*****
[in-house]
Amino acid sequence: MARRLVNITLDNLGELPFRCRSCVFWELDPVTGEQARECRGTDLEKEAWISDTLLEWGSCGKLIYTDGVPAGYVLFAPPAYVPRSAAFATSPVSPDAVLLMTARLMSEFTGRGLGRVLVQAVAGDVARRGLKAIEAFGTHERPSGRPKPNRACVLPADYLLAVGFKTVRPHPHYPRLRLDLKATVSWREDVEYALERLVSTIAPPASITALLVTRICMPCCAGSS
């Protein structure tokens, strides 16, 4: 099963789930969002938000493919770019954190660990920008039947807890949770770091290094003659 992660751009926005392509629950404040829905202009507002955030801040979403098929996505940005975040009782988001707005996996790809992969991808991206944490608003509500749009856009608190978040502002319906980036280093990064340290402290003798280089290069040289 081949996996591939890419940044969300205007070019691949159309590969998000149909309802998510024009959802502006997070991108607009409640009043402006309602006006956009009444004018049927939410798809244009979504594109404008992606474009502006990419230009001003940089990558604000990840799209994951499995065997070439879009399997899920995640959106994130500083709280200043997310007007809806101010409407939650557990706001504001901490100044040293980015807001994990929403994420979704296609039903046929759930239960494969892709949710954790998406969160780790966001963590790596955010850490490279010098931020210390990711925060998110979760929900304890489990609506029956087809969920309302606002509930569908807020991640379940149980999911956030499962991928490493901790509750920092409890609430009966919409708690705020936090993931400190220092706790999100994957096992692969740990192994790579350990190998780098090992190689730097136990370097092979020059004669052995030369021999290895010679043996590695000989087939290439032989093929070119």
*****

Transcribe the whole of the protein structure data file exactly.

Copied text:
[in-house]
Amino acid sequence: MARRLVNITLDNLGELPFRCRSCVFWELDPVTGEQARECRGTDLEKEAWISDTLLEWGSCGKLIYTDGVPAGYVLFAPPAYVPRSAAFATSPVSPDAVLLMTARLMSEFTGRGLGRVLVQAVAGDVARRGLKAIEAFGTHERPSGRPKPNRACVLPADYLLAVGFKTVRPHPHYPRLRLDLKATVSWREDVEYALERLVSTIAPPASITALLVTRICMPCCAGSS
């Protein structure tokens, strides 16, 4: 099963789930969002938000493919770019954190660990920008039947807890949770770091290094003659 992660751009926005392509629950404040829905202009507002955030801040979403098929996505940005975040009782988001707005996996790809992969991808991206944490608003509500749009856009608190978040502002319906980036280093990064340290402290003798280089290069040289 081949996996591939890419940044969300205007070019691949159309590969998000149909309802998510024009959802502006997070991108607009409640009043402006309602006006956009009444004018049927939410798809244009979504594109404008992606474009502006990419230009001003940089990558604000990840799209994951499995065997070439879009399997899920995640959106994130500083709280200043997310007007809806101010409407939650557990706001504001901490100044040293980015807001994990929403994420979704296609039903046929759930239960494969892709949710954790998406969160780790966001963590790596955010850490490279010098931020210390990711925060998110979760929900304890489990609506029956087809969920309302606002509930569908807020991640379940149980999911956030499962991928490493901790509750920092409890609430009966919409708690705020936090993931400190220092706790999100994957096992692969740990192994790579350990190998780098090992190689730097136990370097092979020059004669052995030369021999290895010679043996590695000989087939290439032989093929070119």